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Celebrity Humanitarianism: A help or a hindrance?

by on April 4, 2014

Ever more celebrities such as Bob Geldof and Brad Pitt to name but a few, link themselves to humanitarian efforts and philanthropy. Agencies such as the United Nations can clearly see the positives celebrities can bring to humanitarian effort, seen their use of goodwill ambassadors such as Angelina Jolie. The more positive reflections upon celebrity humanitarianism see it as an alternative political agency with celebrities having the ability to highlight issues on the international realm and act as agenda setters and therefore a help in humanitarian efforts. Bob Geldof’s Live Aid for example, highlights this in action. Through Live Aid, Ethiopia’s famine and drought crisis was brought to the forefront of international politics, with leaders from across the globe coming together to discuss the issue. Celebrity humanitarianism is also thought to act as an alternative to more closed forms of public diplomacy. Celebrities have the ability to not only lobby governments in more traditional forms of political interactions but are also able to publicise issues through other more open avenues. These include Bono’s publications in Vanity Fair and The independent regarding economic issues. What is more, some celebrities have also been seen to fill a void in which there has previous been a certain amount of disenchantment between foreign policy and the public. Celebrities have the ability to represent cosmopolitanism to this public audience and as such connect to audiences which may have otherwise been left disengaged.

The question of whether celebrity humanitarianism is a help or a hindrance raises its head as there appears to be a more sinister side to this seemingly altruistic, selfless humanitarianism. While it is hard to refute that celebrities such as Bob Geldof and Bono have not only been a part of causes supporting the alleviation of suffering in some of the poorest parts of the world. There is nonetheless, an undeniably more threatening side to celebrity humanitarianism with it at best, unintentionally underpinning capitalist ideas that some feel in fact create suffering and inequality and at worst can be seen as manipulating collision of celebrities and media corporations to sell suffering to the public and influence the underclass. Though the intentions of celebrities may be sincere, it seems that their, all be it unpremeditated attachments with big corporations through their careers lead some to believe celebrity humanitarianism to be little more than another form of capitalist power and an indirect contributor to inequality and suffering . Less sympathetic critics however, feel that in some cases, celebrities and capitalist corporations are knowingly attempting to manipulate consumers in their commoditizing of suffering, in Bono’s RED campaign for example. Suffering is bought and sold as nothing more than a commodity and merely exacerbates and represents capitalist power at work.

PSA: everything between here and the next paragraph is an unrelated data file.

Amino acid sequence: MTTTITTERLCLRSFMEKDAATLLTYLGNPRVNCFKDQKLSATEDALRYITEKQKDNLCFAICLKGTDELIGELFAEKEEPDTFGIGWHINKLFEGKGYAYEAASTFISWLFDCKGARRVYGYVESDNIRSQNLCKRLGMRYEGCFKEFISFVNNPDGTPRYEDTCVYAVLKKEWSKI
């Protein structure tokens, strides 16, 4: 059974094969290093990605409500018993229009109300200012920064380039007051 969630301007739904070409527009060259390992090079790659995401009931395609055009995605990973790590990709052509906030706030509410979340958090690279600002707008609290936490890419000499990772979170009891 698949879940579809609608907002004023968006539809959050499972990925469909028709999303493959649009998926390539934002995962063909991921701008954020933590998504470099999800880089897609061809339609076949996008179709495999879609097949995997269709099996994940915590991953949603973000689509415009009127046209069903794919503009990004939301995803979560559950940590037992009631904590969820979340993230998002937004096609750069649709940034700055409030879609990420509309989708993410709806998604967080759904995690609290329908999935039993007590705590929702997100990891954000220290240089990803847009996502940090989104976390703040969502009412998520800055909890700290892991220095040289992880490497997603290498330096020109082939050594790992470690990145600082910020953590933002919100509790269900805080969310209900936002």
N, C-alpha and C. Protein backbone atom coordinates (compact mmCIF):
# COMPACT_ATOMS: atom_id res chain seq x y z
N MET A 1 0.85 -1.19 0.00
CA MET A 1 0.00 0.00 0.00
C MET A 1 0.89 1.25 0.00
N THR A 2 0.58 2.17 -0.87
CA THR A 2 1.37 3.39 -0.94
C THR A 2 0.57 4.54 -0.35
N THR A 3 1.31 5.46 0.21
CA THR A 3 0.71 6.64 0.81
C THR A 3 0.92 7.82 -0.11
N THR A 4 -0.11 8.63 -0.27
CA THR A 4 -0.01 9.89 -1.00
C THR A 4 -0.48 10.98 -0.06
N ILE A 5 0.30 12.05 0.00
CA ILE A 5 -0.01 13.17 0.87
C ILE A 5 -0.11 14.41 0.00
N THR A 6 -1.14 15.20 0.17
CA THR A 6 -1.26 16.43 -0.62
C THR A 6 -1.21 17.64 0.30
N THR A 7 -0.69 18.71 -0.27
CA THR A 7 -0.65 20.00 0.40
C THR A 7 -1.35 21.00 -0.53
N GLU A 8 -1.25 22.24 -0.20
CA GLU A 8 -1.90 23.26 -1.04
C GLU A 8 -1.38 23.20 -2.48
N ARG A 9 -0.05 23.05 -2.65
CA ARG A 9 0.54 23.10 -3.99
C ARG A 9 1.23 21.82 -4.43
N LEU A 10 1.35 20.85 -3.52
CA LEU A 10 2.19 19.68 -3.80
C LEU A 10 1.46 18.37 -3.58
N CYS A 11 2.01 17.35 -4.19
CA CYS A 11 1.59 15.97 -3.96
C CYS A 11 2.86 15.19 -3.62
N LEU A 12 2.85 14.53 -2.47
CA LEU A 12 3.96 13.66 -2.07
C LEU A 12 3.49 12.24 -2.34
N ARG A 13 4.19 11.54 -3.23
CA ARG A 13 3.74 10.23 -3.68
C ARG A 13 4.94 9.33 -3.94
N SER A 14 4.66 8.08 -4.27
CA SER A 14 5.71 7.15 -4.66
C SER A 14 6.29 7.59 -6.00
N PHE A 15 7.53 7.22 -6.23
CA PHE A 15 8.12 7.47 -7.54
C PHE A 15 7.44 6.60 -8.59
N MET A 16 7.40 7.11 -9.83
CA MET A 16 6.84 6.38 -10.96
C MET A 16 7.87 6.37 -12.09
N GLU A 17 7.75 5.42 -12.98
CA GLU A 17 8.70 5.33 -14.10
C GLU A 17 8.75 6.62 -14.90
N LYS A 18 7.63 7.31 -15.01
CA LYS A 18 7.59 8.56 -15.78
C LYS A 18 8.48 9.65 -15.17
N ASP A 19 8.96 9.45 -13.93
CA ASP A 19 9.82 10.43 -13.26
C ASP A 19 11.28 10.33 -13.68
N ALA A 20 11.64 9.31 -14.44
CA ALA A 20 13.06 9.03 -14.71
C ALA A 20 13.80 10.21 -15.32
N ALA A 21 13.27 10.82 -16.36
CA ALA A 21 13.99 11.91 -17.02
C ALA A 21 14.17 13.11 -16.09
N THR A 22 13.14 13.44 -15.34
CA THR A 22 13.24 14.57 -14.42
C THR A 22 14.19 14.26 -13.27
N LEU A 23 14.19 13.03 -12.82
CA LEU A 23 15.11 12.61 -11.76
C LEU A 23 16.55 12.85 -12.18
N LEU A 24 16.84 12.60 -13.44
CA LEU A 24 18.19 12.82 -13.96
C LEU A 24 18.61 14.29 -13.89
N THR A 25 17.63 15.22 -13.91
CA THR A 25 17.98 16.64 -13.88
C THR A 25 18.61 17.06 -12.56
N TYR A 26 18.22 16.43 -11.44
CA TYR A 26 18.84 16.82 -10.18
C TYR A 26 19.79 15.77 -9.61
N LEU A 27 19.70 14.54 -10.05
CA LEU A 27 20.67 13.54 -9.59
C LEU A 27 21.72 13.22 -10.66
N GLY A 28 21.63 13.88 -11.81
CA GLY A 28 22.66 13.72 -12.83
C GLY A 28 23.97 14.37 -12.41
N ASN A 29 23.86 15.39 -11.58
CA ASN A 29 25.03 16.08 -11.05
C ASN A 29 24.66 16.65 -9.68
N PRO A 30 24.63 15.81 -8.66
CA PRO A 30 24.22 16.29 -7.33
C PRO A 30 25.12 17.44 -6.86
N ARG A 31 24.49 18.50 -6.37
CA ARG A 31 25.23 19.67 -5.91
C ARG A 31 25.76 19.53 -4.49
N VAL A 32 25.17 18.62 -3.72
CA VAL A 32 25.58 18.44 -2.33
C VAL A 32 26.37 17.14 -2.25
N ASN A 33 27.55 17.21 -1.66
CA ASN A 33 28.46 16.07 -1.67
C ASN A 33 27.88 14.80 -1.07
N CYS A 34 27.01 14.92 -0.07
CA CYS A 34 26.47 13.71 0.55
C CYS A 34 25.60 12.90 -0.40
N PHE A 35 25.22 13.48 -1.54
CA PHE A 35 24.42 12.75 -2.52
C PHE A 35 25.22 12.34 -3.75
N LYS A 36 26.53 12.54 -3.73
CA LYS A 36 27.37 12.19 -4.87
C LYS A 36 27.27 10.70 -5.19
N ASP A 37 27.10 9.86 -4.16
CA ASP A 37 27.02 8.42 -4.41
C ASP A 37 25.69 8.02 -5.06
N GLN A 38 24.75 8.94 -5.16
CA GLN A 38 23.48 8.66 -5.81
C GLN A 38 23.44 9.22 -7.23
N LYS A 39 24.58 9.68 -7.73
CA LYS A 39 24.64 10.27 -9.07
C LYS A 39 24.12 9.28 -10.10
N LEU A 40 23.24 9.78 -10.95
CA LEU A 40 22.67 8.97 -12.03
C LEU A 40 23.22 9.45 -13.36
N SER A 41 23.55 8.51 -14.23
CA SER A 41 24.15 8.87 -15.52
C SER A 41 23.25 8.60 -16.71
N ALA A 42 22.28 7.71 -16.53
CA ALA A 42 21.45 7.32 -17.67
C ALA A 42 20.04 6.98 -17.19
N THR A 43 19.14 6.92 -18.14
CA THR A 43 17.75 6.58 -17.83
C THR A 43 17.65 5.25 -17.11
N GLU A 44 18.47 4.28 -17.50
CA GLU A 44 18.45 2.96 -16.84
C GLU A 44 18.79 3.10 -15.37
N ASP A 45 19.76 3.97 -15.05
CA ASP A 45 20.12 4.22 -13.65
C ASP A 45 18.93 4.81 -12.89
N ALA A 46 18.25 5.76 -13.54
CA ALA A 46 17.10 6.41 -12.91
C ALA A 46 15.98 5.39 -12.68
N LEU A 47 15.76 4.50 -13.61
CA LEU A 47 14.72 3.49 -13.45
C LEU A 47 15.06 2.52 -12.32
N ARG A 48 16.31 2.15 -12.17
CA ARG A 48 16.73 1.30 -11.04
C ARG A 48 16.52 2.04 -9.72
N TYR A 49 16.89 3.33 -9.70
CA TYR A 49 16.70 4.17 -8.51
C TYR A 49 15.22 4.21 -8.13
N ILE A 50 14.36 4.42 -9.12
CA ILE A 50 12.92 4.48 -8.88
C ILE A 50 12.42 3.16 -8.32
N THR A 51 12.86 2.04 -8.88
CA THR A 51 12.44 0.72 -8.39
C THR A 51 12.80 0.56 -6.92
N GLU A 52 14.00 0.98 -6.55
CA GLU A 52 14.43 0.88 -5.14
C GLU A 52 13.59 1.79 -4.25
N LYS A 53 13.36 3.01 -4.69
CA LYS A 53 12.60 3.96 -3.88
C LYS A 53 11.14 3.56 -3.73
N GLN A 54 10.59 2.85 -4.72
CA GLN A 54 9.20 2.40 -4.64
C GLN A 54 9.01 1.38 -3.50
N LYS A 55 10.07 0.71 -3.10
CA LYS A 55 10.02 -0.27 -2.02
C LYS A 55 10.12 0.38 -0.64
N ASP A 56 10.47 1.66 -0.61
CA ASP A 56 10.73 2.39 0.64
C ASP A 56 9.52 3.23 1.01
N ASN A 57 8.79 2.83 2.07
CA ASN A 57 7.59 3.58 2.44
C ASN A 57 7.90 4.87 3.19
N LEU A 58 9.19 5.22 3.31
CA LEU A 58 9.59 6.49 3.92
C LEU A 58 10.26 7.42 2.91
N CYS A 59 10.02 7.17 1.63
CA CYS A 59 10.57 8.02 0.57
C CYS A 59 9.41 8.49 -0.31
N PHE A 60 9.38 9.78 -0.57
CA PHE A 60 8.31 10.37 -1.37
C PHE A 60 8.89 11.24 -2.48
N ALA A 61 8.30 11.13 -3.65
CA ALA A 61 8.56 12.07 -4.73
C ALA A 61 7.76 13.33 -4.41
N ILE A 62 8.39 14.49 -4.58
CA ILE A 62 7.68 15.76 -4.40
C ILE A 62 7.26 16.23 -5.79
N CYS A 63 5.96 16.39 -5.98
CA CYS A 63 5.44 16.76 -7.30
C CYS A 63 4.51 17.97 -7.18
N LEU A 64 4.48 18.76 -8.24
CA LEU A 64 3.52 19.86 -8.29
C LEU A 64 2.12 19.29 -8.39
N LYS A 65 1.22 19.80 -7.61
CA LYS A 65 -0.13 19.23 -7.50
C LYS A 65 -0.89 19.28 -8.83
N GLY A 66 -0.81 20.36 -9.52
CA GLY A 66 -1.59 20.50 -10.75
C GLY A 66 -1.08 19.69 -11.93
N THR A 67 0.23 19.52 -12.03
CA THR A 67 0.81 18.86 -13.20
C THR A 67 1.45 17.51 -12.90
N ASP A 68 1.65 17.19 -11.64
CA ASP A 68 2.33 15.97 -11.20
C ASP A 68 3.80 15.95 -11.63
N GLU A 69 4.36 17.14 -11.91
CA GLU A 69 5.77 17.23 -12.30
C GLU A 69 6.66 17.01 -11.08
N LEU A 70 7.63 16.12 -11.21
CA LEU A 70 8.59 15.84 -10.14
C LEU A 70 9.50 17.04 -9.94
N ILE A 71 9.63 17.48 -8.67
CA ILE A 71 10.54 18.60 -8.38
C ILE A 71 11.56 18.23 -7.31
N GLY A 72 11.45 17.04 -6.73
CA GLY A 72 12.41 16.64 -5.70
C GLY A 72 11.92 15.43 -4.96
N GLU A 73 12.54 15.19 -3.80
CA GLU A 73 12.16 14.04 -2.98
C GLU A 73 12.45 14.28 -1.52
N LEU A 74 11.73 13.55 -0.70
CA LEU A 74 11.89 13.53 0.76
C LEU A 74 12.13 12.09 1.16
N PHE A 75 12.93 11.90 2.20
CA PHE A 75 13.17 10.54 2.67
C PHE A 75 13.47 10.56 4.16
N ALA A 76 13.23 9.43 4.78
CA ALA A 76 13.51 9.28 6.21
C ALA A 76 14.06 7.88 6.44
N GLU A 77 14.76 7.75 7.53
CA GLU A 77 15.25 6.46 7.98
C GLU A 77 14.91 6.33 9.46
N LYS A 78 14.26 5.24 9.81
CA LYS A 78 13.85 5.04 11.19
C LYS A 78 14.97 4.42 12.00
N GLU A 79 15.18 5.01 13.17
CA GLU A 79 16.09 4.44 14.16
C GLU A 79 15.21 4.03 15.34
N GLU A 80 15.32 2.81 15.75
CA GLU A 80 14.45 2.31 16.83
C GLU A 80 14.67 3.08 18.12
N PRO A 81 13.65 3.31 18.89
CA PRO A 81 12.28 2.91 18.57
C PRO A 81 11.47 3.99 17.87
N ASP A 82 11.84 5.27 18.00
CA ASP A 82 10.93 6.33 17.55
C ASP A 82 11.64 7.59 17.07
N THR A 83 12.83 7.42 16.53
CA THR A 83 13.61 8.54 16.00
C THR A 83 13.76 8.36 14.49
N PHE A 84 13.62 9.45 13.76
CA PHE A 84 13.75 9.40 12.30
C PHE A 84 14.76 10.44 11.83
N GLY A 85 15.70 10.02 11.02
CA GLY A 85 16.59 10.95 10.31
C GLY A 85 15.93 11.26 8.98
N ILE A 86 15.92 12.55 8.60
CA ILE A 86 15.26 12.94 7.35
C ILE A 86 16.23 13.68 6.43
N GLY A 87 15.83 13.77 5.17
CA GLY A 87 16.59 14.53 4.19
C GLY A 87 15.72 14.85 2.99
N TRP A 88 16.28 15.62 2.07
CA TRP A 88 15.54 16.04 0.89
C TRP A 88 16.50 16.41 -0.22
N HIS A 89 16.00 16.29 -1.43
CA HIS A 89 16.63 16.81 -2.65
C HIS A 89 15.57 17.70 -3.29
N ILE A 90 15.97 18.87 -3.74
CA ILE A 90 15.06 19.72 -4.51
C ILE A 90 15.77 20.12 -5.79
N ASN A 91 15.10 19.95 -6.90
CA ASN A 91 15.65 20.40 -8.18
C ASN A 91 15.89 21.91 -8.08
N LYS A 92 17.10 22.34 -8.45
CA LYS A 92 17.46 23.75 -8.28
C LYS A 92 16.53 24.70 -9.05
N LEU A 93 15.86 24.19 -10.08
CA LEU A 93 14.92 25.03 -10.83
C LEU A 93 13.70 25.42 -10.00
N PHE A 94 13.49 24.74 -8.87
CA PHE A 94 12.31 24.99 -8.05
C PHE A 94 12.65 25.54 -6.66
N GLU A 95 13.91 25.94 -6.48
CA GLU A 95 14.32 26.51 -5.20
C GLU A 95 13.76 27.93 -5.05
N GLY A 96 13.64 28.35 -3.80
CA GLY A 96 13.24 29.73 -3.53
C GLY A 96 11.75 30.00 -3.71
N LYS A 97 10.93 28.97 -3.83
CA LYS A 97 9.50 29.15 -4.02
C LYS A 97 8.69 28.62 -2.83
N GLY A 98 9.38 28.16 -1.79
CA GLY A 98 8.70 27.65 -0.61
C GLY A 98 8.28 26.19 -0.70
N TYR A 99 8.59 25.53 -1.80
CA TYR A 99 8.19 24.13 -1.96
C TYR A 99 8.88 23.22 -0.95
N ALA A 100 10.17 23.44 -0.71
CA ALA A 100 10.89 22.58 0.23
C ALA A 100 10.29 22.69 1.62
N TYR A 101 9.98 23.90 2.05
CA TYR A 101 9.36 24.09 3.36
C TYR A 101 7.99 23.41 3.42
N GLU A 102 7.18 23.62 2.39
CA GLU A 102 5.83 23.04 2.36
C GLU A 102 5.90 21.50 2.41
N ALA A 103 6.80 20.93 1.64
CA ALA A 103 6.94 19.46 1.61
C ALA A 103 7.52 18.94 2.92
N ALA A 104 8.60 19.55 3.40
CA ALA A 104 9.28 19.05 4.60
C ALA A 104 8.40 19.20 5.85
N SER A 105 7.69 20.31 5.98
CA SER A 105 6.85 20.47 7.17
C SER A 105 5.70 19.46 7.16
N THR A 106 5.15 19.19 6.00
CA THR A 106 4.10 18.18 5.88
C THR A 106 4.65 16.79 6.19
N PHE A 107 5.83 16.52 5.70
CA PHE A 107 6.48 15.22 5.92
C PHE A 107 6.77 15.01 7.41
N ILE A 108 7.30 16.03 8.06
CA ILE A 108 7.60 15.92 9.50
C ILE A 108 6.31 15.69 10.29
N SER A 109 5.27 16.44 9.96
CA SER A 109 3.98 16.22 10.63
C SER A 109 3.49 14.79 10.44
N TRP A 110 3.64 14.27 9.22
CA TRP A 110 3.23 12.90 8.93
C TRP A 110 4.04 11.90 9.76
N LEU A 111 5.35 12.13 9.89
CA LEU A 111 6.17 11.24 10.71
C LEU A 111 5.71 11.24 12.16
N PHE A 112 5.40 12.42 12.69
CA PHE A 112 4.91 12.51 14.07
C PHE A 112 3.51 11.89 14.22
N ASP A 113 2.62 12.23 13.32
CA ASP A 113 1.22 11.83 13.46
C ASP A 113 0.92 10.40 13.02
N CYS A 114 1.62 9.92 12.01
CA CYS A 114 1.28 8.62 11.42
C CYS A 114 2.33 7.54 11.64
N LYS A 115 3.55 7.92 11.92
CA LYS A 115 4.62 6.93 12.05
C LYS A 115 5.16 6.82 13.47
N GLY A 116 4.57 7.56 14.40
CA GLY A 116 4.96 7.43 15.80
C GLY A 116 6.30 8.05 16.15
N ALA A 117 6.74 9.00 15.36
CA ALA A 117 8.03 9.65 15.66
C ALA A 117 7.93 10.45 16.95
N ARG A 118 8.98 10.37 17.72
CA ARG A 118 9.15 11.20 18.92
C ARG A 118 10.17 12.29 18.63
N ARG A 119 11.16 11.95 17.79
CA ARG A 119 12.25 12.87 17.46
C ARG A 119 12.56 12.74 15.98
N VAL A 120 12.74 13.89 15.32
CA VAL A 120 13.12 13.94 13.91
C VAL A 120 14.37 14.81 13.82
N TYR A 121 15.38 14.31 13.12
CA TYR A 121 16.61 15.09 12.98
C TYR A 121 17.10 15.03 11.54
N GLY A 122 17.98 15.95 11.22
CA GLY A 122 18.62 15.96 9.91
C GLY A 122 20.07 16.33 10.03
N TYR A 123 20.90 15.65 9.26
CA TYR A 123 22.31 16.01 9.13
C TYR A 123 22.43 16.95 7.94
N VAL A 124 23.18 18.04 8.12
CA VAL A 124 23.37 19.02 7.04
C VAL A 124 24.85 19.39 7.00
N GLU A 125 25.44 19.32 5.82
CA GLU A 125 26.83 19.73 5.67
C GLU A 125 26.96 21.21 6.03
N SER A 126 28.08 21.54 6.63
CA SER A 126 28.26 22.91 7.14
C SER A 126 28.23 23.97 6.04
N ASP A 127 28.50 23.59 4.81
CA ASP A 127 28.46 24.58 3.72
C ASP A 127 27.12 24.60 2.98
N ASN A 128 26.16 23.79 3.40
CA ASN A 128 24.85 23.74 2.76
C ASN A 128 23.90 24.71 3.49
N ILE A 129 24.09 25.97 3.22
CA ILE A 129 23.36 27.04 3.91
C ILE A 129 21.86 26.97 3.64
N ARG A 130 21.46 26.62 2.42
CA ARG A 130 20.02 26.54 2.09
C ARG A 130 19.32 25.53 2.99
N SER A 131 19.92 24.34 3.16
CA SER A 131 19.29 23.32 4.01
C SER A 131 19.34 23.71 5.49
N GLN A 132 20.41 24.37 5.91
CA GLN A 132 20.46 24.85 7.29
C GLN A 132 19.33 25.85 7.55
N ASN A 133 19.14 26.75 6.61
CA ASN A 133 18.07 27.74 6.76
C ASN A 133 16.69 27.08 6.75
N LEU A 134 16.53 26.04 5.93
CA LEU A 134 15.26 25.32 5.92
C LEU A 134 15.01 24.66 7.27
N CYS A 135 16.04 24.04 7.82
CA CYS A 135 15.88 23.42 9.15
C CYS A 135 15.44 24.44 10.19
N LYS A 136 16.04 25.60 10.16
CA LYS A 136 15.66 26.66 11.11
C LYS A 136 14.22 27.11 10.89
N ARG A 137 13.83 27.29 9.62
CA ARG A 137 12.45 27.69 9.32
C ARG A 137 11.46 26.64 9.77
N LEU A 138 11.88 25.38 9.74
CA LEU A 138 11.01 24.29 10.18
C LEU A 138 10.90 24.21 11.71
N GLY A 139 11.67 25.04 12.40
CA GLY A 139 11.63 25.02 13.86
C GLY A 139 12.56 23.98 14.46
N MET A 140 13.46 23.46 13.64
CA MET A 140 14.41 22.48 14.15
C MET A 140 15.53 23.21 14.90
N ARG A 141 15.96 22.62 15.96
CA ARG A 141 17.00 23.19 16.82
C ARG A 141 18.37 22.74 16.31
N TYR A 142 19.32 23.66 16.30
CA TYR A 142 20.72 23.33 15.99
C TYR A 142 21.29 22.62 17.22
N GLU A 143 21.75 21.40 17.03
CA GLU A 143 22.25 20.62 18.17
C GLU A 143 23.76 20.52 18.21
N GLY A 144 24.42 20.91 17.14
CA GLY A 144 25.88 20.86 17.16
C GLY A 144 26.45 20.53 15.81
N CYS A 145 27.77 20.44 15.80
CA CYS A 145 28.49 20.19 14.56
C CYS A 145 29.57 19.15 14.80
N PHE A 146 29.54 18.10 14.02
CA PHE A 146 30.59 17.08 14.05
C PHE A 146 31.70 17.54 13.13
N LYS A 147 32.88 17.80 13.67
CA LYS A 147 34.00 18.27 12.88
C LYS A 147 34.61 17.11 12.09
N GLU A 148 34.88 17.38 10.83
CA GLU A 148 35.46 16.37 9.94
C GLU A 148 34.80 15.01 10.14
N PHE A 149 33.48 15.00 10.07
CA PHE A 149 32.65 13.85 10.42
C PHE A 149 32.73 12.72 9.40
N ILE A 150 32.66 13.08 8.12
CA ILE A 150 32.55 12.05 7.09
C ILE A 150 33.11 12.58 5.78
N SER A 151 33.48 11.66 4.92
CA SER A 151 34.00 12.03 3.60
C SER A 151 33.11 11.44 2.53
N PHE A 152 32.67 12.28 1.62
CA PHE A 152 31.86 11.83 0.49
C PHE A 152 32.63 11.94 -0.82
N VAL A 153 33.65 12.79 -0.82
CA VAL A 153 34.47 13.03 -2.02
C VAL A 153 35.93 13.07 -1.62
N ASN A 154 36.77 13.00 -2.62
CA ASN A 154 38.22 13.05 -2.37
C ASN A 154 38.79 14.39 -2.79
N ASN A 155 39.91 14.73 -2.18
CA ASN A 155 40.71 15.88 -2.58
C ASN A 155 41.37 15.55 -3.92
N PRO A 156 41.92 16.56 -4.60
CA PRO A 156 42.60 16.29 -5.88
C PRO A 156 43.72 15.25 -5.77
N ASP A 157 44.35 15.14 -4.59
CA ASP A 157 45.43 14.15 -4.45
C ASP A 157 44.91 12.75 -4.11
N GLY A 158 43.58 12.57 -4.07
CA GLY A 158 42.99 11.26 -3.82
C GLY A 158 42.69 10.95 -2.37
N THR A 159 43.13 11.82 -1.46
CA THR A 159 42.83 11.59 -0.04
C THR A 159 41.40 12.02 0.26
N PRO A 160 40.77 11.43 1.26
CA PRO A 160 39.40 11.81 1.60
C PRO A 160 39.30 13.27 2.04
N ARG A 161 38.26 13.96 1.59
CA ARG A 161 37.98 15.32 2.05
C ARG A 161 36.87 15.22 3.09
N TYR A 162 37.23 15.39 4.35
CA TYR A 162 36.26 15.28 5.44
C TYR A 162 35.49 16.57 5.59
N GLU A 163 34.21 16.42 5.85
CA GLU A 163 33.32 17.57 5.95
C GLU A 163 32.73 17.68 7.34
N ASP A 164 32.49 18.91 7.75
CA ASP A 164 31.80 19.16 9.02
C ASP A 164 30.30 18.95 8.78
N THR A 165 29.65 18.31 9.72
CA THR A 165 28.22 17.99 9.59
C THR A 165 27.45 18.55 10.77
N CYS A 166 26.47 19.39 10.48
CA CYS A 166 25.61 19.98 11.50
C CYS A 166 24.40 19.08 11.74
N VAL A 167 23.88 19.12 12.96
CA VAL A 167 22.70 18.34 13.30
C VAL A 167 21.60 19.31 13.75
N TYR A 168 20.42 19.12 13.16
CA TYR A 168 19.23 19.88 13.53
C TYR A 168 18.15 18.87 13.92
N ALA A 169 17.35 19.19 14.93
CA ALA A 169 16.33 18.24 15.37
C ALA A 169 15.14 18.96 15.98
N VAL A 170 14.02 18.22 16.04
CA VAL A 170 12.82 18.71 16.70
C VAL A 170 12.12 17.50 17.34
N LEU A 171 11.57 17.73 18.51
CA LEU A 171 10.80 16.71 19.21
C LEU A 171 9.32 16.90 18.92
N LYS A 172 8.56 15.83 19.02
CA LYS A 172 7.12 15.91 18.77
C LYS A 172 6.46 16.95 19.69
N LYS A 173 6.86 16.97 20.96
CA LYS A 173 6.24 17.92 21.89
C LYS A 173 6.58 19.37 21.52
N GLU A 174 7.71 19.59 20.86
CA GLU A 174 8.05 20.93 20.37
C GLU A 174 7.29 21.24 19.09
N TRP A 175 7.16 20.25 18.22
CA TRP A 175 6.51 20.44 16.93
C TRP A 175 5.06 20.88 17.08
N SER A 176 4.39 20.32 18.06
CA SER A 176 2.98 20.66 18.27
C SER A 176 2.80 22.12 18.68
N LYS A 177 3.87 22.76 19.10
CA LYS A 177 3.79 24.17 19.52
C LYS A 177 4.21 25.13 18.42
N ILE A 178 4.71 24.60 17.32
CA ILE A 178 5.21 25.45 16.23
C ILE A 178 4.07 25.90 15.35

Celebrity humanitarianism without doubt has the ability to draw in audiences to pain and suffering throughout the globe. It is also able to act as an alternative political agency by delivering public diplomacy in an alternative to the state driven forms it usually takes. The links celebrities have to mass capitalist corporations and the capitalist nature of some aspects of humanitarianism however, cause some to feel celebrity humanitarianism can act as more or a hindrance than a help to philanthropy and can even reinforce capitalist ideas and further intensify the inequalities and injustices it can cause.

References:
• Wheeler, M. Kapoor, I. (2012). Should celebrities promote charities.Available: http://newint.org/sections/argument/2012/09/01/should-celebrities-promote-charities/.

• Wheeler, M (2013). Celebrity Politics. Cambridge: Polity Press. p159-172.

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One Comment
  1. This post provides a balanced and clear overview of the debate on celebrity activitism, although there are some typographical errors (it should be ‘commodification’ for example). It would have been nice if you had inserted some links within the post, for example to Bono’s articles which you mention in the first paragraph.

    There are two main areas for improvement when you come to revise this entry for inclusion in your portfolio:

    1. Please make more references to this debate in the academic literature. You have inserted two items on your bibliography, but I should have liked more engagement with the literature in the post itself, with some Harvard style references.

    2. Exploring an individual case study as a means of illuminating and testing the propositions of each side in the debate would have given your post more edge and provided more scope for analysis. For instance, how does the work of Jolie stand up against the claims of both sides in the debate? Is she an apologist for the capitalist system?

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